One key Republican strategy in the final stretch of Vermont’s tight gubernatorial race is to try to link Democratic candidate Sue Minter with the policies of outgoing Gov. Peter Shumlin. But Minter says her agenda is very different from Shumlin's.
And she's hoping that Sen. Bernie Sanders' endorsement of her campaign will help highlight those differences.
There's no question that the Republicans would like the 2016 gubernatorial race to be a referendum on the performance of three-term Gov. Peter Shumlin.
They want to do this because Shumlin has the highest disapproval rating of any elected statewide official in Vermont.
The Republican Governors' Association is running a TV spot that attempts to link Democratic candidate Sue Minter with Shumlin. The ad uses two bobblehead dolls — one representing Shumlin and the other depicting Minter — to get their message across.
“It's no secret Sue Minter's mentor is Peter Shumlin,” the ad’s voiceover says. “We can't afford two more years of Sue Minter and her mentor Peter Shumlin."
Republican gubernatorial hopeful Phil Scott thinks the basic message of the ad is accurate and fair.
“Everything that I've heard from Sue is about spending more money, finding other ways of taxing, whether it's a tax on services or a carbon tax or this cap and trade type of scheme,” Scott says. “It just sounds like we're spending more money, and so I think it will be more of the same."
Minter strongly disagrees. She says the RGA is spending an enormous amount of money trying to persuade Vermont voters of something that simply isn't true.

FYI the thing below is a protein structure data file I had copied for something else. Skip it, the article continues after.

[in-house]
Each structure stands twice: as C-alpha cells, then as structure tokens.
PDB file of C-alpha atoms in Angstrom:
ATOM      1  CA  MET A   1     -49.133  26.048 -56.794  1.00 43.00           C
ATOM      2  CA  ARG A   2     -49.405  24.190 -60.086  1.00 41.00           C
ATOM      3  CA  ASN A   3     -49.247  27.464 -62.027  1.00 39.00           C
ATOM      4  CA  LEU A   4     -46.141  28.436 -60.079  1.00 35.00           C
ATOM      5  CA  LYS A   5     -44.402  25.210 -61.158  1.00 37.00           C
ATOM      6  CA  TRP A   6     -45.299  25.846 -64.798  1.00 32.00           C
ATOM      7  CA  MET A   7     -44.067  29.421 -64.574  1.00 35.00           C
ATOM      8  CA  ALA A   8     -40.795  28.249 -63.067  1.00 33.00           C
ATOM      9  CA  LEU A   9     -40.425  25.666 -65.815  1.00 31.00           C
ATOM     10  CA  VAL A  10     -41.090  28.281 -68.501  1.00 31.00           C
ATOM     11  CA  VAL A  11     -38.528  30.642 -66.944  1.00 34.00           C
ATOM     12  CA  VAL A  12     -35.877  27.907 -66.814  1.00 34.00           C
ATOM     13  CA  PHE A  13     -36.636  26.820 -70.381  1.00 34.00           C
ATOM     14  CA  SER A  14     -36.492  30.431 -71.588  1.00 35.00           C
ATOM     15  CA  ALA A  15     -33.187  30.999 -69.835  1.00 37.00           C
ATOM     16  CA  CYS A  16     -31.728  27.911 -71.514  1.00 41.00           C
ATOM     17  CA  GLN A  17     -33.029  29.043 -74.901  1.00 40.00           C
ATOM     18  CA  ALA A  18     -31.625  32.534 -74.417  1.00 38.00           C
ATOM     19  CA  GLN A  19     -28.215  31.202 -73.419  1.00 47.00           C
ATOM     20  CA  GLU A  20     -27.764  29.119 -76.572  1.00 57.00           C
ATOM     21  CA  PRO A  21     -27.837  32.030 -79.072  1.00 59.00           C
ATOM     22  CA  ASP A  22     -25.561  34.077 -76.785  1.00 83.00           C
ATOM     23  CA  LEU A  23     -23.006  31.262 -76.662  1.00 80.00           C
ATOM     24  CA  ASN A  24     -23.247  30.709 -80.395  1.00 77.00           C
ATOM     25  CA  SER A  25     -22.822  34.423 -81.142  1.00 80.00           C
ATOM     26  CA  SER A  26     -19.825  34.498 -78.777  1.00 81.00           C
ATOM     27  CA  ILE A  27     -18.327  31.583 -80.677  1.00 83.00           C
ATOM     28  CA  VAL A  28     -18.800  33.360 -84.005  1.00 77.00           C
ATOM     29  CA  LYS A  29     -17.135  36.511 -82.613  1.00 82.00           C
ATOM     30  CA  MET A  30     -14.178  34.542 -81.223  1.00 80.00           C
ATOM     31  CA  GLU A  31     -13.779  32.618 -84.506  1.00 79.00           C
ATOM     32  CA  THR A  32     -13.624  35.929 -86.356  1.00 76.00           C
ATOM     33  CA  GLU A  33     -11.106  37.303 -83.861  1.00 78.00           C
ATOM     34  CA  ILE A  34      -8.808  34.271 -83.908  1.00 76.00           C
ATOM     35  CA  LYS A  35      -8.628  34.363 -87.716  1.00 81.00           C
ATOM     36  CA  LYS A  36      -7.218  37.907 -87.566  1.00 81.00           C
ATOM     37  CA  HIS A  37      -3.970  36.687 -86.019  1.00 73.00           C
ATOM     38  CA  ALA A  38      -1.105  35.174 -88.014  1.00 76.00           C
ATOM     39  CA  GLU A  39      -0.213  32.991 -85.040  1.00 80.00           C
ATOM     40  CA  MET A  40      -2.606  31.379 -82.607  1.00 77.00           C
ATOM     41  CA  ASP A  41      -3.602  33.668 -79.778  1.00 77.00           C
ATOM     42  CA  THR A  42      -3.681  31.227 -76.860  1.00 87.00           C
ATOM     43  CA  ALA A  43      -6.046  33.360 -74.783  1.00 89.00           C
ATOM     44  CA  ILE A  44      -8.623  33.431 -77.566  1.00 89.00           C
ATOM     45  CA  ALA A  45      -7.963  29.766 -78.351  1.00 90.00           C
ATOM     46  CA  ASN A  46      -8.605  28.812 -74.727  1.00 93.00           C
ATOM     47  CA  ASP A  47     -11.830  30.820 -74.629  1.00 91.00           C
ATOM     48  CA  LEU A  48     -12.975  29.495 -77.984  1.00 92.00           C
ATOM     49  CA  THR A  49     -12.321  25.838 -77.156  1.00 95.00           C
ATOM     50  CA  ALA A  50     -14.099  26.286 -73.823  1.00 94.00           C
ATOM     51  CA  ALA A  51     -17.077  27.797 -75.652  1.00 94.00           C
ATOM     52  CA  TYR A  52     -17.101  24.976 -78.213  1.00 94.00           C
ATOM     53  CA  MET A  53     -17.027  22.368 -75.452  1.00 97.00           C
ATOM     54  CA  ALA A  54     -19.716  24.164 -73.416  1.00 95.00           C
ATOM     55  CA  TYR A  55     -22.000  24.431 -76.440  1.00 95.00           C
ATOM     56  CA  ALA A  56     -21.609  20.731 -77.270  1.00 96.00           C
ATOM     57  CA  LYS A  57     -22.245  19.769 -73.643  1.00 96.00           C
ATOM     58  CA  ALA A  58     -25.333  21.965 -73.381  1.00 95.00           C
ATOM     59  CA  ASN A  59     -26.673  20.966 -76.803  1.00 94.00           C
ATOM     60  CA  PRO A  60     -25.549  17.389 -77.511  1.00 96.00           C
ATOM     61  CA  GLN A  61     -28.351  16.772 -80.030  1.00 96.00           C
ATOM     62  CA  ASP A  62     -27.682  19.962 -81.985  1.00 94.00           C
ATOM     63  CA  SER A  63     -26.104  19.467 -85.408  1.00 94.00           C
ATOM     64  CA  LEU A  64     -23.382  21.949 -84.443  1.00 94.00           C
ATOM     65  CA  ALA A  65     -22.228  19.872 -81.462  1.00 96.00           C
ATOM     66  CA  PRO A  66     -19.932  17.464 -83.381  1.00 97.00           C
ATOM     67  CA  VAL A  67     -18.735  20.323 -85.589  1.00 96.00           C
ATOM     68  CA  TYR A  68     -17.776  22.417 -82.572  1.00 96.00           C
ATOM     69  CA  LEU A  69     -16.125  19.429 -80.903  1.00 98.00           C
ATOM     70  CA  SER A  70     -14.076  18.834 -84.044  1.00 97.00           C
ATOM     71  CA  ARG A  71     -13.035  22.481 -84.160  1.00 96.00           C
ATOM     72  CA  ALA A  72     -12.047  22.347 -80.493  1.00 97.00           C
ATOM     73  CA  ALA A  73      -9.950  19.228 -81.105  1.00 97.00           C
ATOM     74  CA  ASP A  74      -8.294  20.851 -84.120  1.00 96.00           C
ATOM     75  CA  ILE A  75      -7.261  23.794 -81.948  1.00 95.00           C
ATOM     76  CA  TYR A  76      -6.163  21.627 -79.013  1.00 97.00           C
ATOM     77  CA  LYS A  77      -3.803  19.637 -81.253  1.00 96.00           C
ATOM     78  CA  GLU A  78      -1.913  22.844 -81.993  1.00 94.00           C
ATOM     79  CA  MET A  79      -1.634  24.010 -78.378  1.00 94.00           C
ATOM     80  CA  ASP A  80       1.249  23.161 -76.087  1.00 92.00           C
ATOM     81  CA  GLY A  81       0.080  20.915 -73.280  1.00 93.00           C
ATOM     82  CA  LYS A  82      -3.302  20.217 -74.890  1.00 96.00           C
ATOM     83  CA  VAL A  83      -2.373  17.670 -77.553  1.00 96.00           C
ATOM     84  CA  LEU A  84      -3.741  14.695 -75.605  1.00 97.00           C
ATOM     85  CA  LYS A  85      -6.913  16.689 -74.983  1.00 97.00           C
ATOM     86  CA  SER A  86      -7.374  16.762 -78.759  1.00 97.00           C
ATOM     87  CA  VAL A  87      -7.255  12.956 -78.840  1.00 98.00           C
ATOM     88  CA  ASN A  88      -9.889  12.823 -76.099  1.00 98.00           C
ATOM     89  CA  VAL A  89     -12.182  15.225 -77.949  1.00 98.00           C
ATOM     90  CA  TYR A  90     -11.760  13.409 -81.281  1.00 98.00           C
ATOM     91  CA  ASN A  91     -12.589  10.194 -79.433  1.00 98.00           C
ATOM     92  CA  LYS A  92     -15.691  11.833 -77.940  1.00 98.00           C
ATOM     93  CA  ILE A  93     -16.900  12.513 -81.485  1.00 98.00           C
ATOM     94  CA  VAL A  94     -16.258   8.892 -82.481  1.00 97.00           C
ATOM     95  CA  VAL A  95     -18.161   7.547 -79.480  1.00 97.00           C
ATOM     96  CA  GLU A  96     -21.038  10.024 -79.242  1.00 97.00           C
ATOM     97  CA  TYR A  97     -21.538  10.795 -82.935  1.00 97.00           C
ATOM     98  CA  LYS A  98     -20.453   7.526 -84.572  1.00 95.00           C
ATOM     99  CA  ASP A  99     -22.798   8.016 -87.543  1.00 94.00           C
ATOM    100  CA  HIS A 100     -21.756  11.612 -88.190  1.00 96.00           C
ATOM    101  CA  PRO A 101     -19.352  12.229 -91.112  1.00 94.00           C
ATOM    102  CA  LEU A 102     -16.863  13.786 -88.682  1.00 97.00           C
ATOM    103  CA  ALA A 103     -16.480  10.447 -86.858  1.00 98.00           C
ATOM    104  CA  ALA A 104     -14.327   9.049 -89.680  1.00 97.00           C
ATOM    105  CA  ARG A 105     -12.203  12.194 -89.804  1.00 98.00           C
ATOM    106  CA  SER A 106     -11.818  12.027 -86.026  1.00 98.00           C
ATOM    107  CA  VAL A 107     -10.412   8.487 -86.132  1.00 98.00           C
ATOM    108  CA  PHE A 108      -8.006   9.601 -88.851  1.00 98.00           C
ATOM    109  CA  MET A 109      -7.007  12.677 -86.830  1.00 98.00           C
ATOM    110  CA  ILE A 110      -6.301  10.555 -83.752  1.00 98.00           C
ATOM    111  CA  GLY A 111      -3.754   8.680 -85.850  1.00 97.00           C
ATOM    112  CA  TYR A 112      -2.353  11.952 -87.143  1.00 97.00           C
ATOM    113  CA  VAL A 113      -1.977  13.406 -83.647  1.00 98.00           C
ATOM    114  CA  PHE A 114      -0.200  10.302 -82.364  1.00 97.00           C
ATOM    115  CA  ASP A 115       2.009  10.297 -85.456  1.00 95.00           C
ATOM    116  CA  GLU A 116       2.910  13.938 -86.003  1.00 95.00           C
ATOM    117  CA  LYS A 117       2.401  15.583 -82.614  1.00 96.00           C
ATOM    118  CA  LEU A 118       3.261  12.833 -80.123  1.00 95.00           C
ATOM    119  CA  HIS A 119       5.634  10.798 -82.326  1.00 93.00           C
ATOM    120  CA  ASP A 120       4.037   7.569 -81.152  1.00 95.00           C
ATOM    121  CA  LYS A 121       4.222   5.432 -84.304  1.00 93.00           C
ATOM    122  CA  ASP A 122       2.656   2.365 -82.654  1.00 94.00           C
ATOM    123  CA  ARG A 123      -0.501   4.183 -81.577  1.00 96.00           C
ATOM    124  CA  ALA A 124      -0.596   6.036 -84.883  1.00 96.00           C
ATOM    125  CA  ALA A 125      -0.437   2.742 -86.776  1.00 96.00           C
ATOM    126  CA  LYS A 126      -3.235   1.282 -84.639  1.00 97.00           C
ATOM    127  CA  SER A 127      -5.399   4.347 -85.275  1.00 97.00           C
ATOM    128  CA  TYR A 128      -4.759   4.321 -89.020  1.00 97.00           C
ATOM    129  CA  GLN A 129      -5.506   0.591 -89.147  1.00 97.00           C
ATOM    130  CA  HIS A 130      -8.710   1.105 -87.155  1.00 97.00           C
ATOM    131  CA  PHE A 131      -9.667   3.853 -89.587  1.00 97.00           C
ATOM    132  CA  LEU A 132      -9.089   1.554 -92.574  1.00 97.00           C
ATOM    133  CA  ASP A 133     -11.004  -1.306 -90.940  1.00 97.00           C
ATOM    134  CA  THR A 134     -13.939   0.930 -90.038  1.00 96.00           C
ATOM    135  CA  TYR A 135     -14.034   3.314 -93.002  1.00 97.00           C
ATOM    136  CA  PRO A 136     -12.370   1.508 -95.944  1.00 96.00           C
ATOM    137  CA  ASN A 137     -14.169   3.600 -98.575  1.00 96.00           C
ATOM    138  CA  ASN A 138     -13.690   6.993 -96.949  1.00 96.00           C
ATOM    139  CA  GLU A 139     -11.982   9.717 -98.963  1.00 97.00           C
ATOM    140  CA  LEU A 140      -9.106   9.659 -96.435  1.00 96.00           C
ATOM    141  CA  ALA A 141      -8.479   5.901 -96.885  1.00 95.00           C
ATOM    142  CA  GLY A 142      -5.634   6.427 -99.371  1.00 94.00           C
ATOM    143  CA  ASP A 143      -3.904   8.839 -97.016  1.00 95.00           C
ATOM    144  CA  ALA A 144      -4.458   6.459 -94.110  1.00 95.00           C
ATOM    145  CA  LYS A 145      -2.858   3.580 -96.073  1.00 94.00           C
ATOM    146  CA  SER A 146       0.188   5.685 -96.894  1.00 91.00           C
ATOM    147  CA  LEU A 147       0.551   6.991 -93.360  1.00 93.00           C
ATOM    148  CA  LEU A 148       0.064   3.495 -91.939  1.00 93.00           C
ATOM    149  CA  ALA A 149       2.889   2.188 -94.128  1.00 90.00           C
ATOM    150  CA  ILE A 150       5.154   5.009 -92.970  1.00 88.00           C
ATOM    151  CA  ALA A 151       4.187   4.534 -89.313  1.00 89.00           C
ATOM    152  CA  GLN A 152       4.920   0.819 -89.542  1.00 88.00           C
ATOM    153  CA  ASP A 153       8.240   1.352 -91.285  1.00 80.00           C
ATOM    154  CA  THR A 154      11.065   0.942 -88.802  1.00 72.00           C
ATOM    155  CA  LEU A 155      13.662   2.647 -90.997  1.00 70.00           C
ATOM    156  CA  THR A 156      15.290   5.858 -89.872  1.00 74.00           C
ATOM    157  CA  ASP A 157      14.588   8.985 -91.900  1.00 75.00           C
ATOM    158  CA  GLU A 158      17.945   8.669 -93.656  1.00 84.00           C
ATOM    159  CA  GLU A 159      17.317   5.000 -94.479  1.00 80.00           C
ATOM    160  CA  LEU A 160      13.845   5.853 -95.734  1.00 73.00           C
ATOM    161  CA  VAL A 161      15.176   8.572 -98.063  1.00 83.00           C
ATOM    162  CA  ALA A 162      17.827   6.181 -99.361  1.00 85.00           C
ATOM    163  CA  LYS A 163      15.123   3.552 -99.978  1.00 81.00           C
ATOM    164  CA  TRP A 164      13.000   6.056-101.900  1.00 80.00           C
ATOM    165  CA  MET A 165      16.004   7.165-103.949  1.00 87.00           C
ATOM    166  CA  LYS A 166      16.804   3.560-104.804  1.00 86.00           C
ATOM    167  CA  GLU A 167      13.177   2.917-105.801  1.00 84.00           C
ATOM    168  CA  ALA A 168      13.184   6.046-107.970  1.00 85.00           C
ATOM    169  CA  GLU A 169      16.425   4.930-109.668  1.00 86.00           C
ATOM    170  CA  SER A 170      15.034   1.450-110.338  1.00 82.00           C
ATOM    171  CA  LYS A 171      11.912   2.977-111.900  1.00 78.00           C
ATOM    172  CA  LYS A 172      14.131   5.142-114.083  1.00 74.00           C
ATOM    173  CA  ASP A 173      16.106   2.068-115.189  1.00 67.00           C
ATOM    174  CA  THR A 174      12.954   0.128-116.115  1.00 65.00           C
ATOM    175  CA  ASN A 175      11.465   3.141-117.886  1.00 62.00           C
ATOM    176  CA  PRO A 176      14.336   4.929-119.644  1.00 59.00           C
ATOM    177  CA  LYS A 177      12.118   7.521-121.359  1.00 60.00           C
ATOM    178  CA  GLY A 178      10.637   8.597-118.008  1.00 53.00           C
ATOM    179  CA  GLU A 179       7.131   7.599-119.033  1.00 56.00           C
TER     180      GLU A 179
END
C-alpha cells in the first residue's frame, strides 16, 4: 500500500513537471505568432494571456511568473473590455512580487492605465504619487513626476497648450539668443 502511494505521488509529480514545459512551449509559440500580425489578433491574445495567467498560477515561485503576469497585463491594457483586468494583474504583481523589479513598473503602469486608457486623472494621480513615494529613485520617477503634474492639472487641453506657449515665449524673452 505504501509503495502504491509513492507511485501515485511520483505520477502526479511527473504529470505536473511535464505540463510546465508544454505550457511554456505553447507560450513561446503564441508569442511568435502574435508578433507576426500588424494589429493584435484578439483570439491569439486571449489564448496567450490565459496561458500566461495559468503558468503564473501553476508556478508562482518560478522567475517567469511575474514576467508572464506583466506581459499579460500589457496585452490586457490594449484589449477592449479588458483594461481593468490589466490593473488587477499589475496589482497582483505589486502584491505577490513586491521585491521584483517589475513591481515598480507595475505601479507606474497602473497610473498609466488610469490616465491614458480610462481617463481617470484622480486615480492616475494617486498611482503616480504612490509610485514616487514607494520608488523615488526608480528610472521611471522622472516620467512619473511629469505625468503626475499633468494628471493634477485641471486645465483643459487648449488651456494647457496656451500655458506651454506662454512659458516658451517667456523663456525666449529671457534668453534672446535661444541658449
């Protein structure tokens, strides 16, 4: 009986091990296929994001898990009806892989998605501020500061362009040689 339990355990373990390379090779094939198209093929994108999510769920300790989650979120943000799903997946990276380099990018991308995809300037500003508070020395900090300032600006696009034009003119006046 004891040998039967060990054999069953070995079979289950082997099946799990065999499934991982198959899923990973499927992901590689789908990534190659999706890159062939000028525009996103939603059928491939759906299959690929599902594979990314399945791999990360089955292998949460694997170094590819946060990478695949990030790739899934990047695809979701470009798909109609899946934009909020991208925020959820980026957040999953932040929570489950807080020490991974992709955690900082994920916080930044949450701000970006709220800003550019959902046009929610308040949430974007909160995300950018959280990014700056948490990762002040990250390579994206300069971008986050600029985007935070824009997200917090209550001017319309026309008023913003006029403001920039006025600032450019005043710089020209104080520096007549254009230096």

“Irrespective of what Phil Scott or the $2 million ads in Koch brother-funded Republican Governors Association says about me, I am my own person,” Minter says. “I have a very independent record of accomplishments that I think people should and will judge me on, and I have my own agenda."
Minter says her economic development policies and her energy reduction plans are more innovative than those of the Shumlin administration.
And, unlike the current governor, Minter says she supports universal background checks for all gun sales in the state. She thinks most Vermonters agree with her position.
"They know that the Second Amendment and gun safety can go hand in hand, and they're ready for that change here in Vermont,” she says.
"Background checks for all guns, that is certainly nothing that the current administration has been interested in."
Retired Middlebury College political science professor Eric Davis says it's difficult to link Minter to the most unpopular policies of the Shumlin administration. Davis says Minter is best known for her work as transportation secretary under Shumlin.
“The most controversial aspects of Shumlin's administration, in my mind, have to do with health care and energy policy,” Davis says. “And she can say, ‘These aren't the issues that I was involved with,’ and she can say that she was working on something [where] the Shumlin administration's performance was generally viewed very highly."
Davis says the candidate that Minter does want to be linked to is Sen. Bernie Sanders. Recently, Sanders endorsed Minter and the rest of the Democratic slate of statewide candidates.
This past weekend, Sanders held get-out-the-vote rallies with these candidates in various parts of the state.
“Minter now mentions Sanders in some of her speeches, and from everything I've seen Bernie Sanders is the most popular politician in Vermont [at] this time,” Davis says. “And Sue Minter, by trying to associate herself with Sanders, hopes that some of the Sanders popularity will rub off on her."
Davis says it's clear that Democratic presidential candidate Hillary Clinton is going to win Vermont. The big question, according to Davis, is whether Sanders can convince a large number of the Clinton supporters to also cast a vote for Sue Minter.